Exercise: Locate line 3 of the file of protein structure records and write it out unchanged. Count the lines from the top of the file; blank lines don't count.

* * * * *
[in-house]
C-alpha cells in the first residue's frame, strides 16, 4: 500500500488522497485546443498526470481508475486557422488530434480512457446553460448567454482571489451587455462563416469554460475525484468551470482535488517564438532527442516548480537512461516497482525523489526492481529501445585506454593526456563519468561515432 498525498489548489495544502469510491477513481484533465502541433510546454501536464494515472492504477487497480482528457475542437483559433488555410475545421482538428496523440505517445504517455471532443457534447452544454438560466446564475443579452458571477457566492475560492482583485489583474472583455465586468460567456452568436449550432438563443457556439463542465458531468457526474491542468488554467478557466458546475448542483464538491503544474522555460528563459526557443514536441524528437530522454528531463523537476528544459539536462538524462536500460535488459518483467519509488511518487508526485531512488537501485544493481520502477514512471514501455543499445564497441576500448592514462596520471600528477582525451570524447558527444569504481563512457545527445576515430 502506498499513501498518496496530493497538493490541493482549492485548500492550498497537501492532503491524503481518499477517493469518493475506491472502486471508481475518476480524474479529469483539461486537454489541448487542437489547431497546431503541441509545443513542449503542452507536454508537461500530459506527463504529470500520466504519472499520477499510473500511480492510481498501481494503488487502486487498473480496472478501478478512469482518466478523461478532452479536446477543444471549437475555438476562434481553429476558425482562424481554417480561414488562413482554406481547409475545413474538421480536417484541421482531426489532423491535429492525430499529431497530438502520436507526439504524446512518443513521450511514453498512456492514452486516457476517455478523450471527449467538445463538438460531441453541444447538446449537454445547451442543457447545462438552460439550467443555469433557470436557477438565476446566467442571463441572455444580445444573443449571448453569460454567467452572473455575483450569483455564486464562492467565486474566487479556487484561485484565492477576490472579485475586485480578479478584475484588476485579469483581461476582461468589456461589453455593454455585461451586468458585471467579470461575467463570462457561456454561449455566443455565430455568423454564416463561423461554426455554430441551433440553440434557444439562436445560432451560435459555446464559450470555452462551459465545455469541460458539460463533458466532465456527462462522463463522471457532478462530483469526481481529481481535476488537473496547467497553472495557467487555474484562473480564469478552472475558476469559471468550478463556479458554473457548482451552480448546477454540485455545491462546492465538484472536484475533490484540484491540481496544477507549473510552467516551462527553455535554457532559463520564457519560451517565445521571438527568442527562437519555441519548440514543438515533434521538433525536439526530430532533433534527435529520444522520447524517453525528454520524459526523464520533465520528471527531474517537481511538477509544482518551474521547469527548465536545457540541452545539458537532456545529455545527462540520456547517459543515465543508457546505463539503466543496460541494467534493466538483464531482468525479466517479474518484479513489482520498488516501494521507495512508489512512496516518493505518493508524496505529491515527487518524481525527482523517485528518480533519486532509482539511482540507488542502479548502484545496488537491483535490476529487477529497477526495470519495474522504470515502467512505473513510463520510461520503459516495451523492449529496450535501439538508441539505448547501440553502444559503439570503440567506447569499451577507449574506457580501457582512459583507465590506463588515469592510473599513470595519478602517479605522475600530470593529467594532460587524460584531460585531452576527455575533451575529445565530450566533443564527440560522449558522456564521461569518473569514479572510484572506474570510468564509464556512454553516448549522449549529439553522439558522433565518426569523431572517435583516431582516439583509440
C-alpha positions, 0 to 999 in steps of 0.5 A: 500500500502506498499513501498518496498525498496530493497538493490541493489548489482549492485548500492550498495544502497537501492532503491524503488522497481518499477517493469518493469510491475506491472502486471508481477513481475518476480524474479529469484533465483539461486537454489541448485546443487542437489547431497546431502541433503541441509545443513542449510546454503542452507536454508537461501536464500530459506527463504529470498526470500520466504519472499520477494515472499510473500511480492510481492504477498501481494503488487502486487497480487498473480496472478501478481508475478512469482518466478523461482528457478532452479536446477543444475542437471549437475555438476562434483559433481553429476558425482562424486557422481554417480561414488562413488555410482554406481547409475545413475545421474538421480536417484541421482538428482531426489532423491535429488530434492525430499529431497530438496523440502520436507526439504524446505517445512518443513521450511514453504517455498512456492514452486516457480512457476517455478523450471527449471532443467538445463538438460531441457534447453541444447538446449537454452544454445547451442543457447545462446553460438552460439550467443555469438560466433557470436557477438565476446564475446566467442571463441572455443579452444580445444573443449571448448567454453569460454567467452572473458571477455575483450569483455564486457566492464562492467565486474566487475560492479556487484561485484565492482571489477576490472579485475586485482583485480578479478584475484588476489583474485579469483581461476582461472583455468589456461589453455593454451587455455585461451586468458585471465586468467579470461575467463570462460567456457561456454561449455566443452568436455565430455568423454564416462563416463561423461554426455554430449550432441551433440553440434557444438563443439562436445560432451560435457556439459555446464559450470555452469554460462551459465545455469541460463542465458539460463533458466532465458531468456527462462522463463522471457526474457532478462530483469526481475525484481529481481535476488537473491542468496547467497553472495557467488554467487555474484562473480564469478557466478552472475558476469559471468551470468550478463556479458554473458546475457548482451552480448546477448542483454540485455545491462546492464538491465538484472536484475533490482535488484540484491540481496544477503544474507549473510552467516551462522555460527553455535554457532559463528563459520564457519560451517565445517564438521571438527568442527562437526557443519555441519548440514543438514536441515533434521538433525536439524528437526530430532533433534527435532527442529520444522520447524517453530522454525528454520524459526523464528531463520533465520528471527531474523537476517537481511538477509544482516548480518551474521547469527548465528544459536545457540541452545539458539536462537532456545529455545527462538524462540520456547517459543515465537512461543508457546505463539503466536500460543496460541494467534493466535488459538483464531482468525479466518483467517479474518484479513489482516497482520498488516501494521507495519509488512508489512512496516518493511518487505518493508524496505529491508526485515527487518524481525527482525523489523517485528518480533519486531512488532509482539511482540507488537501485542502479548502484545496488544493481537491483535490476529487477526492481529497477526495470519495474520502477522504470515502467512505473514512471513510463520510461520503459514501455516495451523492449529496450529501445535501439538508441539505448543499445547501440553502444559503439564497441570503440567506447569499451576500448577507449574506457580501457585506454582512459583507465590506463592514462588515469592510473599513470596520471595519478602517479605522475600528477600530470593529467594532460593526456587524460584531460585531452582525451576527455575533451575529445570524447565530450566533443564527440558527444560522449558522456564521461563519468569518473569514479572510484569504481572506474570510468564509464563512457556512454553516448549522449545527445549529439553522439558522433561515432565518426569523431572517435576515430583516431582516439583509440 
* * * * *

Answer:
C-alpha positions, 0 to 999 in steps of 0.5 A: 500500500502506498499513501498518496498525498496530493497538493490541493489548489482549492485548500492550498495544502497537501492532503491524503488522497481518499477517493469518493469510491475506491472502486471508481477513481475518476480524474479529469484533465483539461486537454489541448485546443487542437489547431497546431502541433503541441509545443513542449510546454503542452507536454508537461501536464500530459506527463504529470498526470500520466504519472499520477494515472499510473500511480492510481492504477498501481494503488487502486487497480487498473480496472478501478481508475478512469482518466478523461482528457478532452479536446477543444475542437471549437475555438476562434483559433481553429476558425482562424486557422481554417480561414488562413488555410482554406481547409475545413475545421474538421480536417484541421482538428482531426489532423491535429488530434492525430499529431497530438496523440502520436507526439504524446505517445512518443513521450511514453504517455498512456492514452486516457480512457476517455478523450471527449471532443467538445463538438460531441457534447453541444447538446449537454452544454445547451442543457447545462446553460438552460439550467443555469438560466433557470436557477438565476446564475446566467442571463441572455443579452444580445444573443449571448448567454453569460454567467452572473458571477455575483450569483455564486457566492464562492467565486474566487475560492479556487484561485484565492482571489477576490472579485475586485482583485480578479478584475484588476489583474485579469483581461476582461472583455468589456461589453455593454451587455455585461451586468458585471465586468467579470461575467463570462460567456457561456454561449455566443452568436455565430455568423454564416462563416463561423461554426455554430449550432441551433440553440434557444438563443439562436445560432451560435457556439459555446464559450470555452469554460462551459465545455469541460463542465458539460463533458466532465458531468456527462462522463463522471457526474457532478462530483469526481475525484481529481481535476488537473491542468496547467497553472495557467488554467487555474484562473480564469478557466478552472475558476469559471468551470468550478463556479458554473458546475457548482451552480448546477448542483454540485455545491462546492464538491465538484472536484475533490482535488484540484491540481496544477503544474507549473510552467516551462522555460527553455535554457532559463528563459520564457519560451517565445517564438521571438527568442527562437526557443519555441519548440514543438514536441515533434521538433525536439524528437526530430532533433534527435532527442529520444522520447524517453530522454525528454520524459526523464528531463520533465520528471527531474523537476517537481511538477509544482516548480518551474521547469527548465528544459536545457540541452545539458539536462537532456545529455545527462538524462540520456547517459543515465537512461543508457546505463539503466536500460543496460541494467534493466535488459538483464531482468525479466518483467517479474518484479513489482516497482520498488516501494521507495519509488512508489512512496516518493511518487505518493508524496505529491508526485515527487518524481525527482525523489523517485528518480533519486531512488532509482539511482540507488537501485542502479548502484545496488544493481537491483535490476529487477526492481529497477526495470519495474520502477522504470515502467512505473514512471513510463520510461520503459514501455516495451523492449529496450529501445535501439538508441539505448543499445547501440553502444559503439564497441570503440567506447569499451576500448577507449574506457580501457585506454582512459583507465590506463592514462588515469592510473599513470596520471595519478602517479605522475600528477600530470593529467594532460593526456587524460584531460585531452582525451576527455575533451575529445570524447565530450566533443564527440558527444560522449558522456564521461563519468569518473569514479572510484569504481572506474570510468564509464563512457556512454553516448549522449545527445549529439553522439558522433561515432565518426569523431572517435576515430583516431582516439583509440 